How to Care for Aglaonema


Aglaonema consists of about 40 species of perennial tropical plants that survive well in low light. They grow 1 to 5 feet tall, depending on the cultivar, and produce flower pods in the summer. These plants cannot withstand temperatures below 45 degrees Fahrenheit. Therefore, people in the United States usually grow them as an indoor plants. Knowledge of how to care for this plant species--whether you choose to grow it indoors, outdoors or both--will help you keep an attractive addition to your home.

Step 1

Plant the Aglaonema in a mix of half peat and half perlite, or outdoors in well-drained soil. Choose an area with low light, such as a north-facing window, the north side of a house or under a tree.

Step 2

Water the plant deeply. Allow the soil to dry slightly before watering again. Do not over-water the plant as it may be susceptible to root rot, but do not let it dry out for more than a couple days.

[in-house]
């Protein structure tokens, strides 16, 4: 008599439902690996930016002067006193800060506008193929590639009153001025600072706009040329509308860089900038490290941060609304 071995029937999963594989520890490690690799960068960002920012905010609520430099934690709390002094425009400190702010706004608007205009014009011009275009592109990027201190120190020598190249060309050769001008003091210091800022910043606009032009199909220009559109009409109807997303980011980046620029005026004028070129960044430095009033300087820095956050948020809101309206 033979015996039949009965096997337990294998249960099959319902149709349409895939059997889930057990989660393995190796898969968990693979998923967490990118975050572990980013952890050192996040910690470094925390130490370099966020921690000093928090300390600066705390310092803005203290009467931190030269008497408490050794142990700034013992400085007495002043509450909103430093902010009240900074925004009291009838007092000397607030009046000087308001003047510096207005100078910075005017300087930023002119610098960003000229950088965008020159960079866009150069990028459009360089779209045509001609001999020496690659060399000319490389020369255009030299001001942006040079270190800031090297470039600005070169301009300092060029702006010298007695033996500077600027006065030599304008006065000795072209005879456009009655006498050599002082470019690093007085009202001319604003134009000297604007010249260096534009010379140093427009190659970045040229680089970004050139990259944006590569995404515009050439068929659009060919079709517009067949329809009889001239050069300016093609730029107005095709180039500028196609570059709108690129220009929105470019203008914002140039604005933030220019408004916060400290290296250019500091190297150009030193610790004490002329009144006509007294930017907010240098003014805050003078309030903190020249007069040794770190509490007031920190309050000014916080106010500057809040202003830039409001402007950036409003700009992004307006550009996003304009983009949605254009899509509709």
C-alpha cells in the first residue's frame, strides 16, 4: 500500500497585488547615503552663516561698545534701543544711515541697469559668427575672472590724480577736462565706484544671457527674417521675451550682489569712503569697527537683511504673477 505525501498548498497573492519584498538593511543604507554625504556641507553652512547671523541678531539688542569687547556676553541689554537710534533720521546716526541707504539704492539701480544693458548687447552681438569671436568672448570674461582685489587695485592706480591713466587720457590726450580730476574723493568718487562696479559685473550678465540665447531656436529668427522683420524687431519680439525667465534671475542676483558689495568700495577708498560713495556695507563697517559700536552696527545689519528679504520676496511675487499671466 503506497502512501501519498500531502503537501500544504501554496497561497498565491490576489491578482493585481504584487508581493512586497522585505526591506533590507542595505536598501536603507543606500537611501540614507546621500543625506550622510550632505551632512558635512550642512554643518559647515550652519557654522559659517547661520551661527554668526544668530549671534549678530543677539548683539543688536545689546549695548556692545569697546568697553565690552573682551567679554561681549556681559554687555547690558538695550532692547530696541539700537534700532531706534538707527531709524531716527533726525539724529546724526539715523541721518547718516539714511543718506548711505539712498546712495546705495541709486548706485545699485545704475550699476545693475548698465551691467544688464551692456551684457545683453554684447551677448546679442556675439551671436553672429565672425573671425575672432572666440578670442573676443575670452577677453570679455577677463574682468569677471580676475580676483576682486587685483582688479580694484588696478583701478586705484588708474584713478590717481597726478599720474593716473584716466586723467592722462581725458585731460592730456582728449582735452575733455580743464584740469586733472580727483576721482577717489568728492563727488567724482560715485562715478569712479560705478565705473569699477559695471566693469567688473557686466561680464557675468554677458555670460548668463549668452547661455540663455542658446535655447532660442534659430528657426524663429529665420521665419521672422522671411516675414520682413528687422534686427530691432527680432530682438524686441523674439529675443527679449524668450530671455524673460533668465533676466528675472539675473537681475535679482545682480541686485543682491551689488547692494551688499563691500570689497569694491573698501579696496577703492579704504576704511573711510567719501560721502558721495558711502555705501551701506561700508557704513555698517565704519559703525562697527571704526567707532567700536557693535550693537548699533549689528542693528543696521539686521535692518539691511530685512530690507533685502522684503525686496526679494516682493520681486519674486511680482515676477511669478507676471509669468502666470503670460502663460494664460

Step 3

Fertilize the Aglaonema once monthly during the spring and summer growing season, beginning when growth begins. Use a complete, water-soluble fertilizer marked 5-5-5- or 10-10-10. The water solubility will help avoid fertilizer burn in the root system.

Step 4

Periodically wipe the leaves with a damp cloth. This will eliminate any dust or debris that gathers there. It may also help prevent mites, which can cause a rapid decline in the plant's health.

Things You'll Need

  • Pot
  • Peat
  • Perlite
  • Fertilizer
  • Damp cloth


  • USDA Natural Resources Conservation Service: Aglaonema Commutatum
  • Texas A&M University: Aglaonema 'Silver Queen'
  • University of Florida IFAS Extension: Aglaonema Commutatum
Keywords: aglaonema care, maintaining aglaonema, watering aglaonema

About this Author

Sarah Morse recently graduated with a Bachelor of Arts in English language and literature. She has been freelancing for three months and got her start writing for an environmental website.